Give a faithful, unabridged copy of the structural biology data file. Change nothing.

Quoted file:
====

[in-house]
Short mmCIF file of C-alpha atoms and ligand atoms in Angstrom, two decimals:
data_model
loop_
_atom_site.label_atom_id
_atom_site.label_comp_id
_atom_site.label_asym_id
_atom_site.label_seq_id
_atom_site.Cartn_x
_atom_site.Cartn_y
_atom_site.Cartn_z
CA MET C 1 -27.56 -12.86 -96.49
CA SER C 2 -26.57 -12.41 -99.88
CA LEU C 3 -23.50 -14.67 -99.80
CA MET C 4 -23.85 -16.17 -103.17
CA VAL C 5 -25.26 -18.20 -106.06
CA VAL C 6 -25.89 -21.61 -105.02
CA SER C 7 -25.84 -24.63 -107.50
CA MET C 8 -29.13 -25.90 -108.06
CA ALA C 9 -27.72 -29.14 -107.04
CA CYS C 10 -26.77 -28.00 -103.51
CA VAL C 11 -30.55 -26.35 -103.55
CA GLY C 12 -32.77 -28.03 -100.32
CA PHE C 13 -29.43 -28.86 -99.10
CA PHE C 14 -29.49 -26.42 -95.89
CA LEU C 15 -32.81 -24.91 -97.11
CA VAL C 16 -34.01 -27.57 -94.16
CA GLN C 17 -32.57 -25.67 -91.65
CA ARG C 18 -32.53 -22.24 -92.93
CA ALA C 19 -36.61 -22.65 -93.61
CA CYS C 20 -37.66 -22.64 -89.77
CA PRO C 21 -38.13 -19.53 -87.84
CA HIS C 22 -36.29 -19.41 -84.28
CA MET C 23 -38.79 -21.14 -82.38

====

[in-house]
Short mmCIF file of C-alpha atoms and ligand atoms in Angstrom, two decimals:
data_model
loop_
_atom_site.label_atom_id
_atom_site.label_comp_id
_atom_site.label_asym_id
_atom_site.label_seq_id
_atom_site.Cartn_x
_atom_site.Cartn_y
_atom_site.Cartn_z
CA MET C 1 -27.56 -12.86 -96.49
CA SER C 2 -26.57 -12.41 -99.88
CA LEU C 3 -23.50 -14.67 -99.80
CA MET C 4 -23.85 -16.17 -103.17
CA VAL C 5 -25.26 -18.20 -106.06
CA VAL C 6 -25.89 -21.61 -105.02
CA SER C 7 -25.84 -24.63 -107.50
CA MET C 8 -29.13 -25.90 -108.06
CA ALA C 9 -27.72 -29.14 -107.04
CA CYS C 10 -26.77 -28.00 -103.51
CA VAL C 11 -30.55 -26.35 -103.55
CA GLY C 12 -32.77 -28.03 -100.32
CA PHE C 13 -29.43 -28.86 -99.10
CA PHE C 14 -29.49 -26.42 -95.89
CA LEU C 15 -32.81 -24.91 -97.11
CA VAL C 16 -34.01 -27.57 -94.16
CA GLN C 17 -32.57 -25.67 -91.65
CA ARG C 18 -32.53 -22.24 -92.93
CA ALA C 19 -36.61 -22.65 -93.61
CA CYS C 20 -37.66 -22.64 -89.77
CA PRO C 21 -38.13 -19.53 -87.84
CA HIS C 22 -36.29 -19.41 -84.28
CA MET C 23 -38.79 -21.14 -82.38